We stopped also in the nice infocenter in Malanda, where we saw platypus in one of the waterfall pools. Unfortunately when we got the camera, the platypus was already gone. They also had lots of turtles in the stream and there should be tree kangaroos (yes, a kangaroo living in a tree!), but didn’t see it. We might go back! We had lunch in Yungaburra. After that we walked around the smaller crater lake (lake Echoe? from a Maar volcano, 65m deep) where we saw many turtles and fish. The walk itself was not that special, cause you didn’t see the lake. The whole walk was covered with trees around you.

We found a nice campsite near lake Tinaroo where we stayed 2 nights. We hired a canoe and went paddling around the lake. We saw some lizards, lots of turtles, birds and even a snake swimming in one of the many arms of the lake. In the evening we had a campfire, that fell over a couple of times, and a rat-kangaroo came to visit us a couple of times.

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Posted by cjfvdk 19:35 Archived in Australia Comments (0)

Paronella Park - Innisfail

We drove past a lot of sugarcane fields and picked up some local fruit and vegetables (first time Christophe tasted Paw Paw!). We stopped in Paronella Park, which is an old castle built by a Spanish man in the 20’s. His dream was to built a castle, he came to Australia and did it, and lived across the castle so he could wake up and see it. He didn’t want to live in it. Now it has been made into a tourist attraction and the cement has cement cancer so everything is slowly falling apart.

We continued to Innisfail and looked for the infocenter, but didn’t find one. Apparently they decided to take it down and are still looking for a new building for it. We stayed the night at a free rest area and continued our journey north-west.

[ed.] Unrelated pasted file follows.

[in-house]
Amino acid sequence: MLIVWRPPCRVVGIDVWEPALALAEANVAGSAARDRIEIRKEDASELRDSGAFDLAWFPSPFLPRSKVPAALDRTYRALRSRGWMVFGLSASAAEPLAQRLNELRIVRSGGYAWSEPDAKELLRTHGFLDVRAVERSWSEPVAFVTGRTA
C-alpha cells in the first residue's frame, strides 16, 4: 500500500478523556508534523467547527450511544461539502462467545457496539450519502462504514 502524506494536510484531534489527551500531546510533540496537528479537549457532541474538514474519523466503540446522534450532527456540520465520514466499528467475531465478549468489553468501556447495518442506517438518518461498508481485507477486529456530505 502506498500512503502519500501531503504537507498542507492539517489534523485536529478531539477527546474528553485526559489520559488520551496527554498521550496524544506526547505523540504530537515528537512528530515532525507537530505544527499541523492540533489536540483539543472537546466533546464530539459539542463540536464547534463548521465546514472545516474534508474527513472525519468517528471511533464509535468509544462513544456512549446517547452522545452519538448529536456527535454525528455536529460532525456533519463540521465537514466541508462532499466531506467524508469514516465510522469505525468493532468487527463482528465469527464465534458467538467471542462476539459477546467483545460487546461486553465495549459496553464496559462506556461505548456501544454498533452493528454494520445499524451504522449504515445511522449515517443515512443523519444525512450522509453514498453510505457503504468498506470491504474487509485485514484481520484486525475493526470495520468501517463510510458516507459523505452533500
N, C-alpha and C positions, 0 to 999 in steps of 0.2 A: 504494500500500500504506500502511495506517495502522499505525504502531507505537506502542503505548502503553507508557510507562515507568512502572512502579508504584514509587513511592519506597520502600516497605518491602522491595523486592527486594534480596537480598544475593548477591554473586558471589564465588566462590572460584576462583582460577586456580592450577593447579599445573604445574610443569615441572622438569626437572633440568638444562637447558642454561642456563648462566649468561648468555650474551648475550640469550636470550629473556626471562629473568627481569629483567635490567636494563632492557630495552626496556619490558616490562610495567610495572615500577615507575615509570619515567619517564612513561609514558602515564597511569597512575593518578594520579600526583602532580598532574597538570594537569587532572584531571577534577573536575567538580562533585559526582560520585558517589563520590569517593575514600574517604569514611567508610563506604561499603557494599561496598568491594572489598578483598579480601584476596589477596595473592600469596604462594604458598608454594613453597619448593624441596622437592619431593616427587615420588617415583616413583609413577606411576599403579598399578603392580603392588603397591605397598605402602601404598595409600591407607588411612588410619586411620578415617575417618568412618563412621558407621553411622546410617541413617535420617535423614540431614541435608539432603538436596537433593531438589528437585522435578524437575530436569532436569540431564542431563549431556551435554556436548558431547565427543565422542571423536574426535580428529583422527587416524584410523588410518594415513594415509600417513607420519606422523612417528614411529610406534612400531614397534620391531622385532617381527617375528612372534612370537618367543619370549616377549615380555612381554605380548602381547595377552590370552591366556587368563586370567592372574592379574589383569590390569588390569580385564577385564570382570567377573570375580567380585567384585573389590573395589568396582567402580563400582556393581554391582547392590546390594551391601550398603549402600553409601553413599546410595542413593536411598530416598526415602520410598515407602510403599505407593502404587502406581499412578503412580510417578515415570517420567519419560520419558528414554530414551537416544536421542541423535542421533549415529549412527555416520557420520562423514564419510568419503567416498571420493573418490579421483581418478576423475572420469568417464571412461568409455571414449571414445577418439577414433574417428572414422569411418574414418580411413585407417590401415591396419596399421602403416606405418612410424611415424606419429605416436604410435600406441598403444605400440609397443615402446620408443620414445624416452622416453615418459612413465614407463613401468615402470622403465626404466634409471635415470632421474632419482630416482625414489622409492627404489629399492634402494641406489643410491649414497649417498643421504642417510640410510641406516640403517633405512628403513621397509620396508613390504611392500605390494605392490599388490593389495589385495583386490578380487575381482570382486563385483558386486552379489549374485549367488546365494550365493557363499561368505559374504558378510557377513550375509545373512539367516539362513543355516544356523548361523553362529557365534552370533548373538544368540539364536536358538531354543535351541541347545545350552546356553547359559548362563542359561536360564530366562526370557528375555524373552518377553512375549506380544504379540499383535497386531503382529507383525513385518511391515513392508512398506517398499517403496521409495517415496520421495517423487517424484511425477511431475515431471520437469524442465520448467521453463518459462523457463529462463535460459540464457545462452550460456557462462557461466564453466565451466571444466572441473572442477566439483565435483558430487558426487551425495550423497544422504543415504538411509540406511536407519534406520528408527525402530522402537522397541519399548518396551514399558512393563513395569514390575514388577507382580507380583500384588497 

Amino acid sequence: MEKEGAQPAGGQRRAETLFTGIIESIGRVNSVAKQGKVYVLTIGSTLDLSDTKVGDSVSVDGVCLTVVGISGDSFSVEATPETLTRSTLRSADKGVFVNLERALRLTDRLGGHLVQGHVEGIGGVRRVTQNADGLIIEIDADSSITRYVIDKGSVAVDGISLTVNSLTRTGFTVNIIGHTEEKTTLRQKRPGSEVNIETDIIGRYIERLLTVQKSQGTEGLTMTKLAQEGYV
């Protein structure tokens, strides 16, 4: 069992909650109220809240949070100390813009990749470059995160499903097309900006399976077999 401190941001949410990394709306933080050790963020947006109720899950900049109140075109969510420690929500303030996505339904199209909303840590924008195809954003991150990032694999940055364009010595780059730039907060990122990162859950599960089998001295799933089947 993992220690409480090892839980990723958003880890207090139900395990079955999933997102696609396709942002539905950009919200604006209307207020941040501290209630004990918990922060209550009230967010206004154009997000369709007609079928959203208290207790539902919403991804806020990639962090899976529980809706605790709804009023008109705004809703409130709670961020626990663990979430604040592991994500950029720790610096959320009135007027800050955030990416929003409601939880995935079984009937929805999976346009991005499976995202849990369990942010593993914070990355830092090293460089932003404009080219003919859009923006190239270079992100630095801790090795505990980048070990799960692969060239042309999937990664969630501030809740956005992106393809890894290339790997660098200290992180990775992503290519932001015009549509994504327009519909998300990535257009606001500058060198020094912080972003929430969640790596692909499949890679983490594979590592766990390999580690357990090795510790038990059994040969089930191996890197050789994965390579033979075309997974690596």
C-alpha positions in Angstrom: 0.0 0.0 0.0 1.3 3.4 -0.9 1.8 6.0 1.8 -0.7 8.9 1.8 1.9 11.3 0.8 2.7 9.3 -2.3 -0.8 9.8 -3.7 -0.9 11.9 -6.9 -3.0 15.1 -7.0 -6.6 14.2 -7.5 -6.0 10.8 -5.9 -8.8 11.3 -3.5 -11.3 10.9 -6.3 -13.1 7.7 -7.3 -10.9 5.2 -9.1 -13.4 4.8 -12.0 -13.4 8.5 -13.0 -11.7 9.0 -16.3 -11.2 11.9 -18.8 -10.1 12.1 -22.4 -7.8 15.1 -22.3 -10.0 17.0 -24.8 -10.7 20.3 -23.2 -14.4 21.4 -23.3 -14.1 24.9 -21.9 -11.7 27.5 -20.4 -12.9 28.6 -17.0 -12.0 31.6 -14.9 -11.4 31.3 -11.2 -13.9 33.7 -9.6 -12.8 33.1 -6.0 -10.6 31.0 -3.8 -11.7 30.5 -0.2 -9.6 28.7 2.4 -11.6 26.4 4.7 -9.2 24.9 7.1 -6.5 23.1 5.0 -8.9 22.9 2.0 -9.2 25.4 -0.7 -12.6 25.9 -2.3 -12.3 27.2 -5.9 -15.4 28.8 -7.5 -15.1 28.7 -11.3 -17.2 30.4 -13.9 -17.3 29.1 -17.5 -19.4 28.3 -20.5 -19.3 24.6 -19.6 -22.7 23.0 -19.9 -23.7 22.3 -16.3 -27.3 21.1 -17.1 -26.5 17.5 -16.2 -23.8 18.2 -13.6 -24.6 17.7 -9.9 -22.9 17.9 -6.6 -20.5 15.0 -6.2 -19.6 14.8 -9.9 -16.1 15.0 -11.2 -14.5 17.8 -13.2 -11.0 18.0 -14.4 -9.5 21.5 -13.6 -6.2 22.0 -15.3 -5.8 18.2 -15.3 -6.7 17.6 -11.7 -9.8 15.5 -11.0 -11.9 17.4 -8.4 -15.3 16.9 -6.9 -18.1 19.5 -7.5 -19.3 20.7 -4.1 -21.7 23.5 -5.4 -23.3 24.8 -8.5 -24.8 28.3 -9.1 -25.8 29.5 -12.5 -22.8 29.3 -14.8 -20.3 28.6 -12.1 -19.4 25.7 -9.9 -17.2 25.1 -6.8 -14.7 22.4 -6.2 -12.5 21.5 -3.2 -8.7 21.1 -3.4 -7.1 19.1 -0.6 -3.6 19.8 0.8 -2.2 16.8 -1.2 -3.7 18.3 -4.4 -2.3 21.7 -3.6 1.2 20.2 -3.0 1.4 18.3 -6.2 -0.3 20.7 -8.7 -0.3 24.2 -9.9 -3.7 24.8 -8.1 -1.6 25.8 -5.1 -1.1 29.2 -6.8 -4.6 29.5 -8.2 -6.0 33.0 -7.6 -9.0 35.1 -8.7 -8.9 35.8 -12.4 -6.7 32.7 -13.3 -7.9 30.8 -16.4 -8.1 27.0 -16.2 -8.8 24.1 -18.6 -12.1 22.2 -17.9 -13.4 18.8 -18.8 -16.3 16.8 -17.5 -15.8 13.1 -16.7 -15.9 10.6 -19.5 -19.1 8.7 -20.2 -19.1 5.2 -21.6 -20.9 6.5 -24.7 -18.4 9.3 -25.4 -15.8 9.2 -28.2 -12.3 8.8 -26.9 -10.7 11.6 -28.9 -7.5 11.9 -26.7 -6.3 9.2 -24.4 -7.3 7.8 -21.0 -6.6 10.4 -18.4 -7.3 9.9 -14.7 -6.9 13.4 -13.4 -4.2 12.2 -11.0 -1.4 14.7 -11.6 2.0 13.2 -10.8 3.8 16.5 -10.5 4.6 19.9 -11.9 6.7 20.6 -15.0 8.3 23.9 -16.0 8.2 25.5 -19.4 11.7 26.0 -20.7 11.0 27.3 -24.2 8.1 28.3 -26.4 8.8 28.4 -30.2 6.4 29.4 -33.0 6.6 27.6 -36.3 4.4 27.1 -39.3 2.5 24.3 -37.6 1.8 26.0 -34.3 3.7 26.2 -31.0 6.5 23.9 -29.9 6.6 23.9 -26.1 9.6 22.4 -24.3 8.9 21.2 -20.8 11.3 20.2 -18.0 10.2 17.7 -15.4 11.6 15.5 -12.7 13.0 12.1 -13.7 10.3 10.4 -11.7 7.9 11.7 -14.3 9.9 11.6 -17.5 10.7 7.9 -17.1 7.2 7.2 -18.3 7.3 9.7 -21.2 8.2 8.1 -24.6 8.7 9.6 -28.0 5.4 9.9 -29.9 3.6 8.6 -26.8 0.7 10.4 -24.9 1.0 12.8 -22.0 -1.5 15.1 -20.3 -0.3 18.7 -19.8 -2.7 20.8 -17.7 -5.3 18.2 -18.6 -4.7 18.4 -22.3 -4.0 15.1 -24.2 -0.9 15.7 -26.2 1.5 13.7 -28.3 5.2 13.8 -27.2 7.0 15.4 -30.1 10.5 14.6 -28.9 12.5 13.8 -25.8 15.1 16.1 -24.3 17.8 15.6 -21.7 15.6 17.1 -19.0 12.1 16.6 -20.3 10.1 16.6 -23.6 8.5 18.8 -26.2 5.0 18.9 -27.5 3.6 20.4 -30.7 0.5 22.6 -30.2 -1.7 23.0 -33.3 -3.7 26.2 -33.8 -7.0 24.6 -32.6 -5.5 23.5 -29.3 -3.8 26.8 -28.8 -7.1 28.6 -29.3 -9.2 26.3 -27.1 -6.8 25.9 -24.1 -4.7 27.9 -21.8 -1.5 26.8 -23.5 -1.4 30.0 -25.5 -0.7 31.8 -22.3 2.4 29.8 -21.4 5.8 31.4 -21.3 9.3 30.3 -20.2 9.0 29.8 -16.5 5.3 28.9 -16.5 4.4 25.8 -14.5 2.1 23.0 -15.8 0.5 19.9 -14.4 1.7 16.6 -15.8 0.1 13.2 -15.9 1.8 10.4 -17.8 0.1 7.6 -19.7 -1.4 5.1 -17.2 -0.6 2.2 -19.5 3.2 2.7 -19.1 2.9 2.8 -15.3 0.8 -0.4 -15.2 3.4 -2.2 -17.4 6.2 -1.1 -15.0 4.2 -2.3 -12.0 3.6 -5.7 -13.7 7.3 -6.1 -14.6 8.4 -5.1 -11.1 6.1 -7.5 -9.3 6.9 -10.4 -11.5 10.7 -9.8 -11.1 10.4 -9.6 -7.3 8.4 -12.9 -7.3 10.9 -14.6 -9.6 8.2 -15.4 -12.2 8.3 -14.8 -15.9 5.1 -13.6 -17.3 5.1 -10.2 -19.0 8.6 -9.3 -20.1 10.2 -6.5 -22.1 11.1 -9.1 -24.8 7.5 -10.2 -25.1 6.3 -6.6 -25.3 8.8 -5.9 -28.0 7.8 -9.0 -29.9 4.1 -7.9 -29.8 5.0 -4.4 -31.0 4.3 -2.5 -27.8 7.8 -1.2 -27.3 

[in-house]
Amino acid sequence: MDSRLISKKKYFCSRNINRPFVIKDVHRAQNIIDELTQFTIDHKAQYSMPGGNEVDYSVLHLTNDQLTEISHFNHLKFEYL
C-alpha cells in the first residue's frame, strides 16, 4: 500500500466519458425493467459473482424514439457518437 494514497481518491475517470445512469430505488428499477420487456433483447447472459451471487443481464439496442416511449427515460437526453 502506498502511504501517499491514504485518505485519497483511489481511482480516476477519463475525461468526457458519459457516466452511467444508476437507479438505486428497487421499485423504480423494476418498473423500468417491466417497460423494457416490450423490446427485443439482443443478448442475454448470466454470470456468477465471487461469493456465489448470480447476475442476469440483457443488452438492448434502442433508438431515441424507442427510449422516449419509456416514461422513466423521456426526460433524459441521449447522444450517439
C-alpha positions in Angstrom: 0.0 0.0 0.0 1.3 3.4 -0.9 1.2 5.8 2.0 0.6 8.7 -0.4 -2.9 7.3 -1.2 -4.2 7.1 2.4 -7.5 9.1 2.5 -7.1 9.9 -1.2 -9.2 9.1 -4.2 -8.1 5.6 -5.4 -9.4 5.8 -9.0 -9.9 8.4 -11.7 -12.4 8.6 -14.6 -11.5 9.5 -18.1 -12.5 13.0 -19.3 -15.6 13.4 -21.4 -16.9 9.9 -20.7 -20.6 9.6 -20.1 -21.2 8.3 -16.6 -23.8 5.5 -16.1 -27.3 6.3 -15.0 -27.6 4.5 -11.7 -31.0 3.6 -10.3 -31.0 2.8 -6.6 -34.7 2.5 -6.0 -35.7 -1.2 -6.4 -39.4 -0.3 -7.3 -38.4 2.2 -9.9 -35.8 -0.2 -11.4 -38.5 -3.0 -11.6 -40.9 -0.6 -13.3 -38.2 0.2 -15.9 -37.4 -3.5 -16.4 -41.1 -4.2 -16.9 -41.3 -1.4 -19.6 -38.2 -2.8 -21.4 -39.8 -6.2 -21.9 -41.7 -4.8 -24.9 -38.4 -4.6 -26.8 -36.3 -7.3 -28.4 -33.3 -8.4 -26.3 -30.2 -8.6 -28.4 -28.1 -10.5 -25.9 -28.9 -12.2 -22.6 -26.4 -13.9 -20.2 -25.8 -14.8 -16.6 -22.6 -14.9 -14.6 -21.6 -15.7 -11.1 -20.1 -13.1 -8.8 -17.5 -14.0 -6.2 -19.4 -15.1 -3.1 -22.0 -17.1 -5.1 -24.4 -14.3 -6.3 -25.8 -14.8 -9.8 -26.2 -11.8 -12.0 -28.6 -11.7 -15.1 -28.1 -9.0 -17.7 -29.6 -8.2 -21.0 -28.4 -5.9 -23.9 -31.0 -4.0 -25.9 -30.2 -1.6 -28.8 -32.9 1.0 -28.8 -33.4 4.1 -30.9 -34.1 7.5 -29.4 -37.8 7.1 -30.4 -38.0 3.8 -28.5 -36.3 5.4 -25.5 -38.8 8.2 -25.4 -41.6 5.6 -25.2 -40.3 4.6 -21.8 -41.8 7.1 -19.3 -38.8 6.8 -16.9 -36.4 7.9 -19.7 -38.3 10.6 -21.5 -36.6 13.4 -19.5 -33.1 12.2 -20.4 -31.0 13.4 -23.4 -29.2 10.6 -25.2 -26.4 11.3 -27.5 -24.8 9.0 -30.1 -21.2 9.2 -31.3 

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Posted by cjfvdk 19:34 Archived in Australia Comments (0)

Tully & Tully Gorge

Tully has a lot of rain (one of the most wet places in Australia). There is even a rubber boot statue in town, which depicts the amount of annual rainfall in the town. We decided to stay in the Tully Gorge National Park campsite 50kms away from Tully. We drove up there - the gorge itself was not that amazing. It was just a river, not really a gorge, and you couldn’t really see anything. There was a hydro electric plant at the end of the road and some commercial rafting every day when they release the waters from the dam.

We were also the only ones at the campsite, so not much happening at this place.

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Posted by cjfvdk 19:32 Archived in Australia Comments (0)

Cardwell - Mission beach

It was still raining, so we wanted to find a campsite which has some kind of cover. We ended up at a very random campsite (just camped at someone’s backyard basically) just after Cardwell. At least we got to do cheap laundry (2$!) and play cards under the roof in the laundry room. There were no other campers there, just some long term residents. Edda saw 3 green frogs in the toilet. One of them was in the toilet pot.

We did a small sightseeing at Mission beach and around. It looked nice but not much there. They had some rainforests walks, and we were looking out for cassowaries, but didn’t see any. It was still drizzling a bit, but we found a nice covered spot to have lunch. We found and picked up a coconut at a nearby beach. We’ll eat it later, fingers crossed that it’s a good one :)

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Posted by cjfvdk 19:29 Archived in Australia Comments (0)